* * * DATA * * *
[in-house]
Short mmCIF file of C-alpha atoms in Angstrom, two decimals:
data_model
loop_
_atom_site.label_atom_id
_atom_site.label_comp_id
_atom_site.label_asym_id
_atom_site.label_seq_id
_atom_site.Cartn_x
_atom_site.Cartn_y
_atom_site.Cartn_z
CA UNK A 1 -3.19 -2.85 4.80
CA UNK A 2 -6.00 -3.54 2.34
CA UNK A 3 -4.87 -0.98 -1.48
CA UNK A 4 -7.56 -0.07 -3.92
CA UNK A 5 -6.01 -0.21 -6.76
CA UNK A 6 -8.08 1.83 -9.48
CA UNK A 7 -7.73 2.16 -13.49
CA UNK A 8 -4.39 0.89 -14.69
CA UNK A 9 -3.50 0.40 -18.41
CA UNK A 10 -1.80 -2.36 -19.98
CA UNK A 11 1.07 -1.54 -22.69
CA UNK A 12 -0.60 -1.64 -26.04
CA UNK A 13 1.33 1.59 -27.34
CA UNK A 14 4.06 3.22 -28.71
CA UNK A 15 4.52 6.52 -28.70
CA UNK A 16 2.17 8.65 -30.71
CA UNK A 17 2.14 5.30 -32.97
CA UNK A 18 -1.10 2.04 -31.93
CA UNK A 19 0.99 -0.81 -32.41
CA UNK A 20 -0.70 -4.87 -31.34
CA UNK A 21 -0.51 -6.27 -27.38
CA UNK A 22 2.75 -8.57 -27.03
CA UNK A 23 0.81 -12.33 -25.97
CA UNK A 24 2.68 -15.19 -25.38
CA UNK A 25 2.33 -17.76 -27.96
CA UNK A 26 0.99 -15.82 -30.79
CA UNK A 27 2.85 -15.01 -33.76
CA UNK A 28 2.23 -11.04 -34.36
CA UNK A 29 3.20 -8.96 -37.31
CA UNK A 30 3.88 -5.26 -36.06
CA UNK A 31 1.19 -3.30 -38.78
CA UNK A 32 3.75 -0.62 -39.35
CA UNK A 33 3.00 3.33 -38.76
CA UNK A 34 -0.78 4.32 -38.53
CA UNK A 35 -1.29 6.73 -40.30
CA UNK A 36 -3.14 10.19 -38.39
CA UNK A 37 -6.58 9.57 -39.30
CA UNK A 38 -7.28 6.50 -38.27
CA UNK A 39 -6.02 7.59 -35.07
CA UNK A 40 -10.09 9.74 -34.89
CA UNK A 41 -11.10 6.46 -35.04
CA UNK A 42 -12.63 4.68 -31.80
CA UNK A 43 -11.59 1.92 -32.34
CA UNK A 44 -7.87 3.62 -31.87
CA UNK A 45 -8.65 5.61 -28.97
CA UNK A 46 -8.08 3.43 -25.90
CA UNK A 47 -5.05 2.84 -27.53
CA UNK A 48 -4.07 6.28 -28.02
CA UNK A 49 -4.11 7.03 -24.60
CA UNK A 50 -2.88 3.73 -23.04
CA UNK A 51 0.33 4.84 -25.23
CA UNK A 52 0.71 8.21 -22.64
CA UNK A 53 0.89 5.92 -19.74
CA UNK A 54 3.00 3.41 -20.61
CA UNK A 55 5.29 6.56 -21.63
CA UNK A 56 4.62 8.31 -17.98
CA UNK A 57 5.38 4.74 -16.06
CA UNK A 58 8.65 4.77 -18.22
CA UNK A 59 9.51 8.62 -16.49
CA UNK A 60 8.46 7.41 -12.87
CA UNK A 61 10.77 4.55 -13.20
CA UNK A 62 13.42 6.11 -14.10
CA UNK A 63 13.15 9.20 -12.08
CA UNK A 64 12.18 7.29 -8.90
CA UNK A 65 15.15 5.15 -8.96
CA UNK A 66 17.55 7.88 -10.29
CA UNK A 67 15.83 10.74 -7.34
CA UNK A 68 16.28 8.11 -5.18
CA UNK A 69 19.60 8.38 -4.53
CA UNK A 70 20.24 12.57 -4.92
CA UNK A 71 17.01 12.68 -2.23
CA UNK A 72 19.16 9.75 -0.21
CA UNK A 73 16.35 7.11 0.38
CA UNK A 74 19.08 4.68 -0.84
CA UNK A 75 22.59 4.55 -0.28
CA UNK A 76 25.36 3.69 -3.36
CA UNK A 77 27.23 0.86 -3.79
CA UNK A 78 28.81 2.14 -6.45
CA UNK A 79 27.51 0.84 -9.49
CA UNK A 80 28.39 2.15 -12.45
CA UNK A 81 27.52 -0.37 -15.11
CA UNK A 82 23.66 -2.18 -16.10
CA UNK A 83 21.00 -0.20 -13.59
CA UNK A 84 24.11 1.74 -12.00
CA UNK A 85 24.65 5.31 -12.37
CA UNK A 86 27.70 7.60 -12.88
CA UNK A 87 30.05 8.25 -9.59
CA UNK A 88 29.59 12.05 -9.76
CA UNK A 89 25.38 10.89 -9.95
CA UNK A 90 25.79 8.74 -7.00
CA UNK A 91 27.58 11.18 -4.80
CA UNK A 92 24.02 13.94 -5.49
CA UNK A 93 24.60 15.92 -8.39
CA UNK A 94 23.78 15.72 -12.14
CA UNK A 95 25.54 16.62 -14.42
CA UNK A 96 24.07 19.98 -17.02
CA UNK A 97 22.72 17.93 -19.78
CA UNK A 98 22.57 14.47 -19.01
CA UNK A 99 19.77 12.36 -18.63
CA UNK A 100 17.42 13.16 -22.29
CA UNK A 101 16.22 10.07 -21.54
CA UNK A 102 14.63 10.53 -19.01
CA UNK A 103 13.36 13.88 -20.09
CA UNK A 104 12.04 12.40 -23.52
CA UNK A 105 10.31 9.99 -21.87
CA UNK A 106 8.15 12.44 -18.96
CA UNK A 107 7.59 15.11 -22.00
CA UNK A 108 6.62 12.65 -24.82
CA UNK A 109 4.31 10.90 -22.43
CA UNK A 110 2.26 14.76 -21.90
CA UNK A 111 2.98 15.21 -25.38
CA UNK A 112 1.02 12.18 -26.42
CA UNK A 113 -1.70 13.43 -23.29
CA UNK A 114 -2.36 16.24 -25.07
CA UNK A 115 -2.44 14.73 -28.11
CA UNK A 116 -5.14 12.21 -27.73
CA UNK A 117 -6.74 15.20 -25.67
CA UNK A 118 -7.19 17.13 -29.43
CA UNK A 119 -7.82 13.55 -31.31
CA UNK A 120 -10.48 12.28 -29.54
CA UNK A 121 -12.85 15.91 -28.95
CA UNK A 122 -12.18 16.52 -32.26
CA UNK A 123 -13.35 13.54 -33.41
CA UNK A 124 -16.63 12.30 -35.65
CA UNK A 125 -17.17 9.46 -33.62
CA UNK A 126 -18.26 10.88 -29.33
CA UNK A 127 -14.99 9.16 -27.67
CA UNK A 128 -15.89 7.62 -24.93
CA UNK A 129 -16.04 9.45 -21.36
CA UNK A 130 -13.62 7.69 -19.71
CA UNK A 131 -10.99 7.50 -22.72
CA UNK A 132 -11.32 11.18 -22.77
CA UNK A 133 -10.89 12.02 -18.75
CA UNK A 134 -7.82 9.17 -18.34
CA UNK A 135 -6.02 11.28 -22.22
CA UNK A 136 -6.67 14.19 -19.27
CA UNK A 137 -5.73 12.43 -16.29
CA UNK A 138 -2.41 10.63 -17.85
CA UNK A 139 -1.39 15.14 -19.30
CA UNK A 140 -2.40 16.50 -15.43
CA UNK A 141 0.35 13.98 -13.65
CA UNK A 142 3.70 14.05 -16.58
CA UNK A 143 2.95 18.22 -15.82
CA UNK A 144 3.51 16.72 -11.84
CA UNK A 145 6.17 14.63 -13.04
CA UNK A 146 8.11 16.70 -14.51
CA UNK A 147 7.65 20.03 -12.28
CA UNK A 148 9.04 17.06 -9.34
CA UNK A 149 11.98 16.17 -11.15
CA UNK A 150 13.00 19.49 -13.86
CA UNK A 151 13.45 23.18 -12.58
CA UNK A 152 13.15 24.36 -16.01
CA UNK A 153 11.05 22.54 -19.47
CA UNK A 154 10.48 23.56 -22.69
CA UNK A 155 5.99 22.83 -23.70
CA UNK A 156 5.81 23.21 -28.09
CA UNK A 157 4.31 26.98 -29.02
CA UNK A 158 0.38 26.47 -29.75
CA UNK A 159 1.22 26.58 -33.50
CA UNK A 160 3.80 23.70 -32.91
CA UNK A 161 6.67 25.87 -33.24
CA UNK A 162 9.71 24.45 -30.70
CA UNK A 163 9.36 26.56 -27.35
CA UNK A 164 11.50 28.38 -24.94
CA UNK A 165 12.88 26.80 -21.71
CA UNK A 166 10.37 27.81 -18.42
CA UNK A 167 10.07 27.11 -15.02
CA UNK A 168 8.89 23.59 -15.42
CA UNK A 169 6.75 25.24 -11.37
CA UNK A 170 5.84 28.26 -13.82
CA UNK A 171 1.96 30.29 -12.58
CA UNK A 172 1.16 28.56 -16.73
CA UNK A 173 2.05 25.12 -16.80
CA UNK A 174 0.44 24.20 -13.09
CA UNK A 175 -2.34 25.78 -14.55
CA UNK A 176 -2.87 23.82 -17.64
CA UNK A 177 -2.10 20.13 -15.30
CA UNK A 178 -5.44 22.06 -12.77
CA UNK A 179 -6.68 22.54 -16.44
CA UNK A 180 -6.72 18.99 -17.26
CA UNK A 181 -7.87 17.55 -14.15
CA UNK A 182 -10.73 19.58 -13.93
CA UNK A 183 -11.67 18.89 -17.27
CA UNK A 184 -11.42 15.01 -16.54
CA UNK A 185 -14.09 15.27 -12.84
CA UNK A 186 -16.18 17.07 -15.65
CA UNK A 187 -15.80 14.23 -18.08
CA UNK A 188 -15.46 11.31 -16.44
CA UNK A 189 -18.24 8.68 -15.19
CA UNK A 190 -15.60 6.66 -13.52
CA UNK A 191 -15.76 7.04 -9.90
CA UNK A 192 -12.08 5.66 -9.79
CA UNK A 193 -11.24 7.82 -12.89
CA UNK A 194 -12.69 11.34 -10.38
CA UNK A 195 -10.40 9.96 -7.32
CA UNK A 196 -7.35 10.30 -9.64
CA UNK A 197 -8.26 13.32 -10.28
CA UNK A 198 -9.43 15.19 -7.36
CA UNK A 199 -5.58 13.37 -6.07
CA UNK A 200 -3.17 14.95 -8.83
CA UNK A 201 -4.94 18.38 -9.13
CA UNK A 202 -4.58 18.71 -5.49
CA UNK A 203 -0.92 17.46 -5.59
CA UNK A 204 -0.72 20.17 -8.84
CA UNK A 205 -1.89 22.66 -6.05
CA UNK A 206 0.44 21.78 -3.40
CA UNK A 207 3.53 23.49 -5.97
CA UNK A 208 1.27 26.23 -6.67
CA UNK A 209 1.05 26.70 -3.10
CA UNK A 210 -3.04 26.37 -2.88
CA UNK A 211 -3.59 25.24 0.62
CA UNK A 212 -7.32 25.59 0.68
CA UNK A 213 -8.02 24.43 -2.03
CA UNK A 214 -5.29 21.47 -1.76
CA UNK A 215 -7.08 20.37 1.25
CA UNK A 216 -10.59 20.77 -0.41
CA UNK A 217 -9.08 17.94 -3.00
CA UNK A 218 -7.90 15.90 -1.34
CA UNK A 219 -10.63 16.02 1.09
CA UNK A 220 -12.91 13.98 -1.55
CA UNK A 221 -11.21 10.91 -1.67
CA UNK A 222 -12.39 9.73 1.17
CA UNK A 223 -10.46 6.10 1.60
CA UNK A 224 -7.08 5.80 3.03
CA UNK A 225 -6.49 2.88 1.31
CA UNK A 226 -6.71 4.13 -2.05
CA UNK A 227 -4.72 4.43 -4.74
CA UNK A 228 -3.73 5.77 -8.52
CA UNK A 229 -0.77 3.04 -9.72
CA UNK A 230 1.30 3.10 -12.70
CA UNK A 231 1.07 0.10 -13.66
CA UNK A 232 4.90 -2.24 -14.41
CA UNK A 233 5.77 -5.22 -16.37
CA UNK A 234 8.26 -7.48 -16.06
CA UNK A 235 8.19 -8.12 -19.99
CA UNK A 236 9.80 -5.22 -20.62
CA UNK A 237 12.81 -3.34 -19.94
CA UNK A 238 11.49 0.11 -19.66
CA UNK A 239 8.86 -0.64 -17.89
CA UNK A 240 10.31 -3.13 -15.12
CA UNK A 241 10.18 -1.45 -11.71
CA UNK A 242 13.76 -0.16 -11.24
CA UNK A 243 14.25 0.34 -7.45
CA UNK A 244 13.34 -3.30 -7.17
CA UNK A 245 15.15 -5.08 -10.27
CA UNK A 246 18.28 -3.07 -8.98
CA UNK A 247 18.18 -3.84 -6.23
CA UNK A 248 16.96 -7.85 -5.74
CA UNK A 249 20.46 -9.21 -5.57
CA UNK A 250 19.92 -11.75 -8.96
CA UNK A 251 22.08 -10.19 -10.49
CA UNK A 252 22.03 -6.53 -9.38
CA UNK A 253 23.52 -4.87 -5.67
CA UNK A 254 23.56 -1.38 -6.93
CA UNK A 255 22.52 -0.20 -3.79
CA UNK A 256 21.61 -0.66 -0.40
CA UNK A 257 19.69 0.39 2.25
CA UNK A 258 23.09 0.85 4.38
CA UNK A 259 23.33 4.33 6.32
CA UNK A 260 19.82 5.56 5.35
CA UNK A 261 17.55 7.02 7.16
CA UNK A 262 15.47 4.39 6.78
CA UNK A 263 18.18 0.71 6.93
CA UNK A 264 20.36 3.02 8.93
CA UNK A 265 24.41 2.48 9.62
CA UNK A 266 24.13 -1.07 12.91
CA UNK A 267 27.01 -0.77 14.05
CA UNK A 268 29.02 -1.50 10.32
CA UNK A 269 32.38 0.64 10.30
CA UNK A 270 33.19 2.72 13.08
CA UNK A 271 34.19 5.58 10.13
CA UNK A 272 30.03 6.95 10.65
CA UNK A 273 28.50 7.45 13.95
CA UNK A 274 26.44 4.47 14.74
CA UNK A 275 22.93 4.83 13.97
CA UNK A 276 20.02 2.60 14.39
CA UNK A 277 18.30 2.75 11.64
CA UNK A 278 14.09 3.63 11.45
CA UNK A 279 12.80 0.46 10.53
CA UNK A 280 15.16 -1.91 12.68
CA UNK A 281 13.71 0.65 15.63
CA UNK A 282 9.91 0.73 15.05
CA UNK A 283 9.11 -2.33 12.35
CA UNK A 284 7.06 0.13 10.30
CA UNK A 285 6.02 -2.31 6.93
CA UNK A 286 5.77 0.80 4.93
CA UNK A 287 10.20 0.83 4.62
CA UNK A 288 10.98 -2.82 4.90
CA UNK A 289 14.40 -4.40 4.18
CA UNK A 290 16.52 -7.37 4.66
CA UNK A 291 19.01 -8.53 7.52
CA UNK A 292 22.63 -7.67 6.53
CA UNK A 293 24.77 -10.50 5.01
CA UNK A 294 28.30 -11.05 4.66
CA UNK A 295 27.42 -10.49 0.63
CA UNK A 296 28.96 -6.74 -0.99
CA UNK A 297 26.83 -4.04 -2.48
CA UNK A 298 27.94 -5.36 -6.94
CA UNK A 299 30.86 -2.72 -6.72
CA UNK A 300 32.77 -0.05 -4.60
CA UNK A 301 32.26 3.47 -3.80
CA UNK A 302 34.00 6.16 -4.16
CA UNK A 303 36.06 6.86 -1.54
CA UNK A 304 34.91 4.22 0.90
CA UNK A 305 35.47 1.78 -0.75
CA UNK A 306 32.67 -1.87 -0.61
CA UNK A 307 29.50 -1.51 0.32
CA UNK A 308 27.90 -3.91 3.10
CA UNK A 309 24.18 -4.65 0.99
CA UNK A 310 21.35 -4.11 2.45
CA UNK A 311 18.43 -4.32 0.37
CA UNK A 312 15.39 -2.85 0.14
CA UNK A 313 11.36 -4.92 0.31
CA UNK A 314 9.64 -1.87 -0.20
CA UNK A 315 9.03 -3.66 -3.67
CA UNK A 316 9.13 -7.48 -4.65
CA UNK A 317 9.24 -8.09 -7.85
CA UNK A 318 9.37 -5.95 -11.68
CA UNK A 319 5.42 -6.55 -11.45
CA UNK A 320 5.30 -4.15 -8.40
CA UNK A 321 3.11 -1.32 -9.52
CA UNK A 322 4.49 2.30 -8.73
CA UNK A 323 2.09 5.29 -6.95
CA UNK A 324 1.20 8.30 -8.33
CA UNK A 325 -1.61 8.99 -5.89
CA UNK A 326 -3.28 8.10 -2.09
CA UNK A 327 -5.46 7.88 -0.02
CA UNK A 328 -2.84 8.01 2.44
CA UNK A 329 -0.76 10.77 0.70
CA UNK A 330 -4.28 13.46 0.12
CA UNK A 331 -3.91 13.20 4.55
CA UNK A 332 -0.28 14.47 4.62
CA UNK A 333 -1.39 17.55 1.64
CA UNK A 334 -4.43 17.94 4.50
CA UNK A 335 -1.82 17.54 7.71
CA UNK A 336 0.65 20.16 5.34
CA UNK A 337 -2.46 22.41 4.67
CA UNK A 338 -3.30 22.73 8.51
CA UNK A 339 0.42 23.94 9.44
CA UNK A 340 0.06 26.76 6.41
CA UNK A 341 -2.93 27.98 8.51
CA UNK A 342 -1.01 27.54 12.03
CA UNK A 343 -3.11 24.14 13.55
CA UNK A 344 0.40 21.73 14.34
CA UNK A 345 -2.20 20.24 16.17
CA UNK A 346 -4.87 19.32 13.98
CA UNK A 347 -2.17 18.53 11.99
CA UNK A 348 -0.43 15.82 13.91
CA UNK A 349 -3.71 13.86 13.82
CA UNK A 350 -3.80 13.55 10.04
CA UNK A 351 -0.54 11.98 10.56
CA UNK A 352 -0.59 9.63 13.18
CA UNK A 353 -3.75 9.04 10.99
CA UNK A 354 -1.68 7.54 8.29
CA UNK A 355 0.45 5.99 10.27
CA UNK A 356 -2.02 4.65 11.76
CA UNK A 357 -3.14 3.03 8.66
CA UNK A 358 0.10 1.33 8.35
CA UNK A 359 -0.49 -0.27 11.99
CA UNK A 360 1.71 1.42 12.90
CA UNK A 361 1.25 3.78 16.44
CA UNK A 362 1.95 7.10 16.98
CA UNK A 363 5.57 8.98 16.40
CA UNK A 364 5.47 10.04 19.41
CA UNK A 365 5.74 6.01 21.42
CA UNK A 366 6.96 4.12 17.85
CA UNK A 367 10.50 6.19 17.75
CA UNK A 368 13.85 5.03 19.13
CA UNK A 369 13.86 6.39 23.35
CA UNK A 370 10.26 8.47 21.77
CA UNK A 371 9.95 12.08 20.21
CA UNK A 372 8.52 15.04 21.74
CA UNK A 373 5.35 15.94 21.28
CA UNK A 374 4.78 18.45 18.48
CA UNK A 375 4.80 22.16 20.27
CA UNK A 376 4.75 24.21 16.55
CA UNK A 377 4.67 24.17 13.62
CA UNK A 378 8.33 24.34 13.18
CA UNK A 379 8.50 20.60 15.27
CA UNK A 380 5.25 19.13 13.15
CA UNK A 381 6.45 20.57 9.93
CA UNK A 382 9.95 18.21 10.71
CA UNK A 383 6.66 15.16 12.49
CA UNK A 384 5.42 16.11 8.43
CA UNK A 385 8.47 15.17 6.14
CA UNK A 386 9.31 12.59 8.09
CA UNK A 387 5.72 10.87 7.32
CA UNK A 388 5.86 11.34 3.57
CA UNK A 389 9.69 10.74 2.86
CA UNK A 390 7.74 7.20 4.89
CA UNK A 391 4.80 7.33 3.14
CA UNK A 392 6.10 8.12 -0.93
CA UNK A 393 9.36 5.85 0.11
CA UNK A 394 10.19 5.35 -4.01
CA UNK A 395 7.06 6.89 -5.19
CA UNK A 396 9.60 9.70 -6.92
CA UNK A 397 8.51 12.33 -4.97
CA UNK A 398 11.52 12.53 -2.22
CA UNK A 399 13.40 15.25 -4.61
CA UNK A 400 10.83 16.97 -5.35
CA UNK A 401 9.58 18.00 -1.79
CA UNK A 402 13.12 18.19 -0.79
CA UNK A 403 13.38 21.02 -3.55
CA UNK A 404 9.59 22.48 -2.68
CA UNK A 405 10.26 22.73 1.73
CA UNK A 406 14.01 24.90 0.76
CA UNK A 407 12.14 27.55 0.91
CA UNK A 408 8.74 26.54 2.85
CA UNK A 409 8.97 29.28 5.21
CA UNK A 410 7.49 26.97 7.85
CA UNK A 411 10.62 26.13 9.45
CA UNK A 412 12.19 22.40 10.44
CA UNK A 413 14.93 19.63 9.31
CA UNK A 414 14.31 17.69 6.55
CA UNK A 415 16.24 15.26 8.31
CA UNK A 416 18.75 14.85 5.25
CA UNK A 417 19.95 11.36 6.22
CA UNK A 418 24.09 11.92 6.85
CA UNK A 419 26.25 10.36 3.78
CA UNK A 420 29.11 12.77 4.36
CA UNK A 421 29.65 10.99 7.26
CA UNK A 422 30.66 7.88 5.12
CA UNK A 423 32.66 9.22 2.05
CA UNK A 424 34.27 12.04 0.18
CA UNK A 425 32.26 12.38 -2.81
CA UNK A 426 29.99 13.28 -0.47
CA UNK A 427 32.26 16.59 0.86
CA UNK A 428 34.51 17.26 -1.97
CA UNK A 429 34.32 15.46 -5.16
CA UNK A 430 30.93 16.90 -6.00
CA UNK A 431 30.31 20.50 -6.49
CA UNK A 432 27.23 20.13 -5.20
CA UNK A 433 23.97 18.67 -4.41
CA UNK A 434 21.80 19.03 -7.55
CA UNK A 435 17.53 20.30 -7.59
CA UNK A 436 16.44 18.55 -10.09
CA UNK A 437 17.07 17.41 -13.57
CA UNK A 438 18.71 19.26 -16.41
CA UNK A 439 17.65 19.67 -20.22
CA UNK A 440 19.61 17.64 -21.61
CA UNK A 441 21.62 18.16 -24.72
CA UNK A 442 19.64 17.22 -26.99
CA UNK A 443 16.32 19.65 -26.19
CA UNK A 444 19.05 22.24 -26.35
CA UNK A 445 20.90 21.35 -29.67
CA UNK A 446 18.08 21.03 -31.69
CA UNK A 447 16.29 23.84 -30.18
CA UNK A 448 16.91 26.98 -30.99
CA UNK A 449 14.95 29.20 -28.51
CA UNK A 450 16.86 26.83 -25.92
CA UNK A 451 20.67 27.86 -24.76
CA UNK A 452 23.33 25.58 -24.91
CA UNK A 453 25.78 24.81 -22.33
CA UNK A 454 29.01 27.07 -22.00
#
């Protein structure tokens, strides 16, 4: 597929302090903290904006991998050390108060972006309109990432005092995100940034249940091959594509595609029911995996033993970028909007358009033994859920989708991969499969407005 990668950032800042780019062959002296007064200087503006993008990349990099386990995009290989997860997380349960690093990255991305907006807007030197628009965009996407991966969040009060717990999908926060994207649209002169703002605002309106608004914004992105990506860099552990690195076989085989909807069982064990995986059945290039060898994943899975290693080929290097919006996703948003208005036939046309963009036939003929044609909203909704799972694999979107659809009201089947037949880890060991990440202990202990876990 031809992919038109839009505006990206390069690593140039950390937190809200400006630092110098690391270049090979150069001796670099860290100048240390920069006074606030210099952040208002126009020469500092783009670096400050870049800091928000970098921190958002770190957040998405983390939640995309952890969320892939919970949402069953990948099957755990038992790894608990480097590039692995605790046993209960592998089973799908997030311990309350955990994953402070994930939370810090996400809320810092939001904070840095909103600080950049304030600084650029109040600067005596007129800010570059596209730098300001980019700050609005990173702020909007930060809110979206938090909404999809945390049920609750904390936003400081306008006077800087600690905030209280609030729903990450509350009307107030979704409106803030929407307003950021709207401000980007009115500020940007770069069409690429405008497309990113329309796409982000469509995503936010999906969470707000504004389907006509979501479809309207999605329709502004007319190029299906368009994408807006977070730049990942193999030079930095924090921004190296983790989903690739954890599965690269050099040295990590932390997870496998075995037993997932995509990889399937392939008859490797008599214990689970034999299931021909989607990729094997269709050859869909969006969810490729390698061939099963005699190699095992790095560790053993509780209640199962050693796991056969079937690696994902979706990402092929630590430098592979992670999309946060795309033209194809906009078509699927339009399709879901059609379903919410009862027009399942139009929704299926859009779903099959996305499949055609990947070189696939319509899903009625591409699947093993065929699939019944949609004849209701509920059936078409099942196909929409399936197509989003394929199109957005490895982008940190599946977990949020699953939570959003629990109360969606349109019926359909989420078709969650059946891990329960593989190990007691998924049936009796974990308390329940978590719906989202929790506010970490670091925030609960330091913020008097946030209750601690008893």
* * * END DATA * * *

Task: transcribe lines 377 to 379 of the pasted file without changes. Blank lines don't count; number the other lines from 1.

CA UNK A 366 6.96 4.12 17.85
CA UNK A 367 10.50 6.19 17.75
CA UNK A 368 13.85 5.03 19.13